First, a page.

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Editor’s note: We regret to report that Mari, which was run by the former chef and owners of Mekan, has now closed. 

In the great multicultural Anatolian kitchen, questions about the ethnic or national origins of foods are often cause for forks and knives to fly. A porridge called keşkek is a hot-button diplomatic issue between Turkey and Armenia, and we won’t even get started on the ongoing baklava debate. So what to make of this cuisine that draws influences from every corner of the former Ottoman lands, a territory stretching from the Balkans to North Africa? The answer might be in a simple term that’s becoming popular among Turkey’s minorities. The word Türkiyeli means “of Turkey” and differs significantly (and quite intentionally) from the word Türk, which often adds ethno-religious shades to nationality.

We find Türkiyeli to be an apt description of most things in this country, and certainly of the restaurant Mari, whose heritage is anything but simple: Owned by Armenian and Jewish business partners, the venue is frequented by a diverse clientele that includes many Istanbul Armenians. Nevertheless, Mari wears its identity loosely and is not trying to be anything but a good restaurant with a kitchen turning out well-made, traditional favorites. Hold the culinary nationalism, and dig in.

From the moment you enter, you are enveloped in the warm, personal handling that is an integral part of the Mari experience. The gracious owners are often standing by to greet new arrivals or working the room with a glass of wine in hand, as if they were hosting a dinner party in their home. Indeed, the house red (Pamukkale’s Arya) is a good way to start the meal, and it’s also one of the more affordable (drinkable) wines in town.

If you are lucky, Mari, the boisterous chef, will make an appearance along with the meze tray. On a recent visit, she took one look at us and immediately saw in our future the old meyhane favorite lakerda, or pickled bonito, along with an ultra-fresh salad of tomatoes and crushed walnuts dressed with pomegranate molasses, and a plate of smoked red peppers in a thick, sour yogurt. We also went for the topik, an Armenian specialty that stuck out on the meze tray like a sore thumb – or, more accurately, a softball. Made with chickpeas, potatoes, tahini and onions that are mashed together and turned into a mound that is then studded with pine nuts and dusted with cinnamon, this sweet and savory concoction is an odd assembly of flavors and textures, to say the least. It’s a novelty that people either hate or write folk songs about, but should be tried at least once.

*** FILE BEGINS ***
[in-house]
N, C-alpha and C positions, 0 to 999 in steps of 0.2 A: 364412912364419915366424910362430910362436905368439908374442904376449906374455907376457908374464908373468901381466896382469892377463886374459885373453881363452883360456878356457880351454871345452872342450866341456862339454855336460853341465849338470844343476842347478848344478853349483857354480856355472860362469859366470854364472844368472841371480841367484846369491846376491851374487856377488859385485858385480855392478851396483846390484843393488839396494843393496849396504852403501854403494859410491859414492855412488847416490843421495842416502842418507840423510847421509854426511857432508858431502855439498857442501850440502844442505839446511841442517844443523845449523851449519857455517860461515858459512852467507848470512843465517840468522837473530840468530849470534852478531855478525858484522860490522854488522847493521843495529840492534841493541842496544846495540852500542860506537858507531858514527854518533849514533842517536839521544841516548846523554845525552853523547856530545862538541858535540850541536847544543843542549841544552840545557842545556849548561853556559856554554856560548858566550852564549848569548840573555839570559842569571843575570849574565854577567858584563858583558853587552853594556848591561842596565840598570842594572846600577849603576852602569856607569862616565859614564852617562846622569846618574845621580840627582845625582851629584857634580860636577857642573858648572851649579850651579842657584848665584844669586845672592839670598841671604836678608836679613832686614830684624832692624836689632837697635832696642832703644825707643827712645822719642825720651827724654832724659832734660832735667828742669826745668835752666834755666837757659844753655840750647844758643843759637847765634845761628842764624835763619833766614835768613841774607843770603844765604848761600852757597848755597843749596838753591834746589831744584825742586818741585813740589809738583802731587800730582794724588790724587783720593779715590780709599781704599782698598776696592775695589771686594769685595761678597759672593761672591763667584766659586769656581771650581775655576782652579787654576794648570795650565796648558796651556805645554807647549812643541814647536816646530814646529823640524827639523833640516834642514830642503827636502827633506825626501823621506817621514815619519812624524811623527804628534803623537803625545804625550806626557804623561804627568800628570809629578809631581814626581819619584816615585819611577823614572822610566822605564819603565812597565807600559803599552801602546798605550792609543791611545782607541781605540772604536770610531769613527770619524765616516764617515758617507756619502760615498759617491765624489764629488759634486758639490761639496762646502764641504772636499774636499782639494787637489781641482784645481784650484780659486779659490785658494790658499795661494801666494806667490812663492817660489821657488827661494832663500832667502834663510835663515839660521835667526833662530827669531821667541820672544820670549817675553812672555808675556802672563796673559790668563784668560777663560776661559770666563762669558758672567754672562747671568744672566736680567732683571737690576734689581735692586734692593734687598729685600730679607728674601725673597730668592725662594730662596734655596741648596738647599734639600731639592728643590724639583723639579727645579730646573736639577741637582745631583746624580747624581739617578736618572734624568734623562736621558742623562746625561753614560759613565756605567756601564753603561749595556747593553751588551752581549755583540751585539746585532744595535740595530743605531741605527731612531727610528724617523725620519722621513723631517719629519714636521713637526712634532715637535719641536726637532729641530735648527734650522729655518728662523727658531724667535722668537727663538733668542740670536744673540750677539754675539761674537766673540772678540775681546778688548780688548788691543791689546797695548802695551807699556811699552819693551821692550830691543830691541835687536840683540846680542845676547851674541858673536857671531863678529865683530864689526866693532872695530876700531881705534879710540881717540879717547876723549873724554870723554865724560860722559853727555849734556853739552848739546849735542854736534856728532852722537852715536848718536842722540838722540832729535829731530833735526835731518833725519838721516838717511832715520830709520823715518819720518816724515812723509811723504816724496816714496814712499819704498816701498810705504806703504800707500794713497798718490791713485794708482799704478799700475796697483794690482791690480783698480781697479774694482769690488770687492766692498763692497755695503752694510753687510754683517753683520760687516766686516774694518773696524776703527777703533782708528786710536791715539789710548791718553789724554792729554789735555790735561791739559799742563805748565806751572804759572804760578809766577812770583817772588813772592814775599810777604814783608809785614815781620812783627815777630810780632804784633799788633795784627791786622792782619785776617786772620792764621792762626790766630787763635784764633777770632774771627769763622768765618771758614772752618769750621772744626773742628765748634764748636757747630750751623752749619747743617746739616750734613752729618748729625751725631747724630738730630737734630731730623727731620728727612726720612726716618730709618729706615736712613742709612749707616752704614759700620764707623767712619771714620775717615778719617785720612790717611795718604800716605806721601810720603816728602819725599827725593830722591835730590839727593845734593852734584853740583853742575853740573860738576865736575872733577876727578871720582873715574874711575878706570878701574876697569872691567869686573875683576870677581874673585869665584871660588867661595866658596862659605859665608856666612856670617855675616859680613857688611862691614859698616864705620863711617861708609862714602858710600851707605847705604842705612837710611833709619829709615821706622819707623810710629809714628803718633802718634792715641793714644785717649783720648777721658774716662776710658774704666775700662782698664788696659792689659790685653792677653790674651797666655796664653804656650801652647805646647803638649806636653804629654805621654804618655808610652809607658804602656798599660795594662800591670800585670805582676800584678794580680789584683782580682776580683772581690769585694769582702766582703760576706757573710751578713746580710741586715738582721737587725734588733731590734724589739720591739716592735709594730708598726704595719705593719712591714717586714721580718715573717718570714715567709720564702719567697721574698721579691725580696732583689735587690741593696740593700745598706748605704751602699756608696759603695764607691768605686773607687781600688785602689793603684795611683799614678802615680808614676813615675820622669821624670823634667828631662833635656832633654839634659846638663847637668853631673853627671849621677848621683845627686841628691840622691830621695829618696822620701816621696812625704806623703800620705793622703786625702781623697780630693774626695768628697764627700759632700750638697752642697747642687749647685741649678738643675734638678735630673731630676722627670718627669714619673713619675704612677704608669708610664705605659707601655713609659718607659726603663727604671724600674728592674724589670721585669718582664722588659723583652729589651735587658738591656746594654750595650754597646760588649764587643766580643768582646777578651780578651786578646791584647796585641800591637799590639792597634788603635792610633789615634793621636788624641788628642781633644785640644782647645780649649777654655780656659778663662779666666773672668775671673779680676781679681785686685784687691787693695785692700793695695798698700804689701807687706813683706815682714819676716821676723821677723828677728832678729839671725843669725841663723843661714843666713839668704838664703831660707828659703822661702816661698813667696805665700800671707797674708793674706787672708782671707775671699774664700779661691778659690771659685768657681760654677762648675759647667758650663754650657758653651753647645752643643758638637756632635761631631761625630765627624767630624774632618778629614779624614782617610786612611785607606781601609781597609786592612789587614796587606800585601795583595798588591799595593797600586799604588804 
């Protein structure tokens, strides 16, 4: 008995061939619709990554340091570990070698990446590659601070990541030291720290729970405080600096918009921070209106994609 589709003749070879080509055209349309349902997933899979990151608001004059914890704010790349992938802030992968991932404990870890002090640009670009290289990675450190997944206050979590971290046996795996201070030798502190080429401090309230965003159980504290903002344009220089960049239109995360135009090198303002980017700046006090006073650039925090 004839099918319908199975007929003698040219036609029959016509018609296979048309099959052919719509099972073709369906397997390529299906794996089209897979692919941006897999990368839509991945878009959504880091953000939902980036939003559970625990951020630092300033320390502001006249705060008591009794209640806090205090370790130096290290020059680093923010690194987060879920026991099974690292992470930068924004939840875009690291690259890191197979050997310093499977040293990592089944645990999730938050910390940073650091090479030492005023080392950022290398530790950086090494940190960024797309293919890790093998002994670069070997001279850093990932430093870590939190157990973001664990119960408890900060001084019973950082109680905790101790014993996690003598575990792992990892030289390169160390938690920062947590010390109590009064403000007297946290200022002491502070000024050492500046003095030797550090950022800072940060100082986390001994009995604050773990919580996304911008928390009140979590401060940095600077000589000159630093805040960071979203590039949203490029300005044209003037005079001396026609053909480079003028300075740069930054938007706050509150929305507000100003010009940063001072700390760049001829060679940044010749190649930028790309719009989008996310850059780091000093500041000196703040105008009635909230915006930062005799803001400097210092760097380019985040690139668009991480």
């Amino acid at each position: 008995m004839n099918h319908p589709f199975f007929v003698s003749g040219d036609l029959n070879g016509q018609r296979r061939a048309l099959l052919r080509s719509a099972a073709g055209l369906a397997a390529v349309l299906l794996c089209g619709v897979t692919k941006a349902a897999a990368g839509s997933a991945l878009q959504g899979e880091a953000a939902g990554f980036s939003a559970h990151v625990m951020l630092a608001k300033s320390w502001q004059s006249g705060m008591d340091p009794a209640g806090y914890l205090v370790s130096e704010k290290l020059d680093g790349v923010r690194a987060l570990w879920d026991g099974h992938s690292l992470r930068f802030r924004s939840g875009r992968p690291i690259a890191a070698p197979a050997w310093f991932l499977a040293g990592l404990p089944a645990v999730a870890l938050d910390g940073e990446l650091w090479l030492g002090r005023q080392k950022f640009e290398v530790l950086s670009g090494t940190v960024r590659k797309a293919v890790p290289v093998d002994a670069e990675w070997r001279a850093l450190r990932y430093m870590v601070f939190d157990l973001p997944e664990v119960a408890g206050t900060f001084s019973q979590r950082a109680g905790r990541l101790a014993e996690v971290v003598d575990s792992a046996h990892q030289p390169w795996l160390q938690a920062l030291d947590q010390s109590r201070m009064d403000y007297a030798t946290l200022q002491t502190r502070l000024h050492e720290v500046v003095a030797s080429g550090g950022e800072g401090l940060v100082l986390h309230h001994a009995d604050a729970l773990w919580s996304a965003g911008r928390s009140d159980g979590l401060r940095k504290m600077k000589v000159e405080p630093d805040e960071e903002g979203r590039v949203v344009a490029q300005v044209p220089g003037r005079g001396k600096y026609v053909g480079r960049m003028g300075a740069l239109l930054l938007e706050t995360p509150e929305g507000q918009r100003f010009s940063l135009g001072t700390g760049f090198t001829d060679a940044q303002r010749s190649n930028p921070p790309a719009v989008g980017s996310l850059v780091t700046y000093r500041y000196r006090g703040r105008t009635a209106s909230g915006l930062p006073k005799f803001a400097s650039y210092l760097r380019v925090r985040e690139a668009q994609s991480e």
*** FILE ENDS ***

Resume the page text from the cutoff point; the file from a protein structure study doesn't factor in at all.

After the cold mezes came the ara sıcak, or hot appetizers course. From this round we suggest the içli köfte, better known as kibbeh in Middle Eastern restaurants. Mari’s courage to ramp up most dishes with a bit more spicy heat than usual came through on this dish, whose color alone – a deep crimson – hinted at the strong paprika kick within. Patlıcanlı börek is a Mari specialty from the Sephardic kitchen that is also not to be missed. Instead of the typical filling of cheese, spinach or potato, this börek’s crispy phyllo dough shell holds a smoky eggplant mash. To the veteran börek eater, this version is at first alarming and, shortly thereafter, extremely pleasing.

The entrées at Mari, including köfte (meatballs) and fresh fish, are prepared simply, generally on the grill. When on offer, we opt for a plate of hamsi, or Black Sea anchovies, which are coated with cornmeal and cooked on a flat, lightly oiled griddle. This preparation does this small fish justice, as does the presentation, in a perfect fan shape on the plate: 20 little exclamation points of briny flavor, all attached at the tail.

Mari’s uncommon ethnic specialties and quiet atmosphere represent a welcome change of pace from the predictable menus and raucous surroundings that mark most dinners out in Beyoğlu’s meyhanes. Though the prices don’t differ much from those of its competitors, the quality of the food, wine and service always keep us coming back. Good hospitality, it’s clear, knows no borders.

  • February 10, 2017 Lakerda (0)
    The fatty torik – the Turkish name for a large, mature Atlantic bonito, similar to the […] Posted in Istanbul
  • February 10, 2015 Lakerda (0)
    The fatty torik – the Turkish name for a large, mature Atlantic bonito, similar to the […] Posted in Istanbul
  • April 15, 2013 Perazin (0)
    In an opinion piece published recently in the Latitude blog of The New York Times, […] Posted in Istanbul
Monique Jaques

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